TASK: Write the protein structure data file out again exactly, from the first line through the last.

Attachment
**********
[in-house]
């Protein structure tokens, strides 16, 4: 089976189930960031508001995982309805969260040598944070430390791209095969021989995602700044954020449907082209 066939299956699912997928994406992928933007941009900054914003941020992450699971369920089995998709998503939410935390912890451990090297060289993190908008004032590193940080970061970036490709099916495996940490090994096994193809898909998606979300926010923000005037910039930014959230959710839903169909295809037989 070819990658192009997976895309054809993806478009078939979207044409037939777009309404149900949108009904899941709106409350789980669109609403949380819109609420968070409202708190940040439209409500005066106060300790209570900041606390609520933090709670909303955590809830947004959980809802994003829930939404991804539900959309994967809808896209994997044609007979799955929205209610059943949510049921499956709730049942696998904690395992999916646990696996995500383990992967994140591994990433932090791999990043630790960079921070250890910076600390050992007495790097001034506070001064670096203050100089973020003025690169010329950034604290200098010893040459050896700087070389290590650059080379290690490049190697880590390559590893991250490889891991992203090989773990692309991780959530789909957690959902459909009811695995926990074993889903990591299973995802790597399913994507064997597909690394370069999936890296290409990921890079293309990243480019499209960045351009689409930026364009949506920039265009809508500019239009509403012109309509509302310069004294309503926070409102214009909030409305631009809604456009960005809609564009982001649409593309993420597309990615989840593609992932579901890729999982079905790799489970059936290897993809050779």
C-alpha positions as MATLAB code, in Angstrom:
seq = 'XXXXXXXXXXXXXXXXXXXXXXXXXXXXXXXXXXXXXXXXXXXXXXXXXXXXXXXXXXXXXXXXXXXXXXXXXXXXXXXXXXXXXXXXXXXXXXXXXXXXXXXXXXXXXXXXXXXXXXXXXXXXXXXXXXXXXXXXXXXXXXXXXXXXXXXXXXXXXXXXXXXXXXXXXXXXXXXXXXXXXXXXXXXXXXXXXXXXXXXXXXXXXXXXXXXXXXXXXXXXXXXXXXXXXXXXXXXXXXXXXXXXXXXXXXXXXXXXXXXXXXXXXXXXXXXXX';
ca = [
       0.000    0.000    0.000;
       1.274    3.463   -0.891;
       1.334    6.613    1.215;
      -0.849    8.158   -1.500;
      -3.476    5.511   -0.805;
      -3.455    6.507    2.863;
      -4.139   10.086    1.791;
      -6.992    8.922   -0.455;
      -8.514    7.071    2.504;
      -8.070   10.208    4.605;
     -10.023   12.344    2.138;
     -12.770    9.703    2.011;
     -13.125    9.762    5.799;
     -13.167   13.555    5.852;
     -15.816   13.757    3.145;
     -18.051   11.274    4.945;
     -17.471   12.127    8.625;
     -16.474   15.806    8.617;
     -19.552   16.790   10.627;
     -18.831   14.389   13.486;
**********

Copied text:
[in-house]
């Protein structure tokens, strides 16, 4: 089976189930960031508001995982309805969260040598944070430390791209095969021989995602700044954020449907082209 066939299956699912997928994406992928933007941009900054914003941020992450699971369920089995998709998503939410935390912890451990090297060289993190908008004032590193940080970061970036490709099916495996940490090994096994193809898909998606979300926010923000005037910039930014959230959710839903169909295809037989 070819990658192009997976895309054809993806478009078939979207044409037939777009309404149900949108009904899941709106409350789980669109609403949380819109609420968070409202708190940040439209409500005066106060300790209570900041606390609520933090709670909303955590809830947004959980809802994003829930939404991804539900959309994967809808896209994997044609007979799955929205209610059943949510049921499956709730049942696998904690395992999916646990696996995500383990992967994140591994990433932090791999990043630790960079921070250890910076600390050992007495790097001034506070001064670096203050100089973020003025690169010329950034604290200098010893040459050896700087070389290590650059080379290690490049190697880590390559590893991250490889891991992203090989773990692309991780959530789909957690959902459909009811695995926990074993889903990591299973995802790597399913994507064997597909690394370069999936890296290409990921890079293309990243480019499209960045351009689409930026364009949506920039265009809508500019239009509403012109309509509302310069004294309503926070409102214009909030409305631009809604456009960005809609564009982001649409593309993420597309990615989840593609992932579901890729999982079905790799489970059936290897993809050779």
C-alpha positions as MATLAB code, in Angstrom:
seq = 'XXXXXXXXXXXXXXXXXXXXXXXXXXXXXXXXXXXXXXXXXXXXXXXXXXXXXXXXXXXXXXXXXXXXXXXXXXXXXXXXXXXXXXXXXXXXXXXXXXXXXXXXXXXXXXXXXXXXXXXXXXXXXXXXXXXXXXXXXXXXXXXXXXXXXXXXXXXXXXXXXXXXXXXXXXXXXXXXXXXXXXXXXXXXXXXXXXXXXXXXXXXXXXXXXXXXXXXXXXXXXXXXXXXXXXXXXXXXXXXXXXXXXXXXXXXXXXXXXXXXXXXXXXXXXXXXX';
ca = [
       0.000    0.000    0.000;
       1.274    3.463   -0.891;
       1.334    6.613    1.215;
      -0.849    8.158   -1.500;
      -3.476    5.511   -0.805;
      -3.455    6.507    2.863;
      -4.139   10.086    1.791;
      -6.992    8.922   -0.455;
      -8.514    7.071    2.504;
      -8.070   10.208    4.605;
     -10.023   12.344    2.138;
     -12.770    9.703    2.011;
     -13.125    9.762    5.799;
     -13.167   13.555    5.852;
     -15.816   13.757    3.145;
     -18.051   11.274    4.945;
     -17.471   12.127    8.625;
     -16.474   15.806    8.617;
     -19.552   16.790   10.627;
     -18.831   14.389   13.486;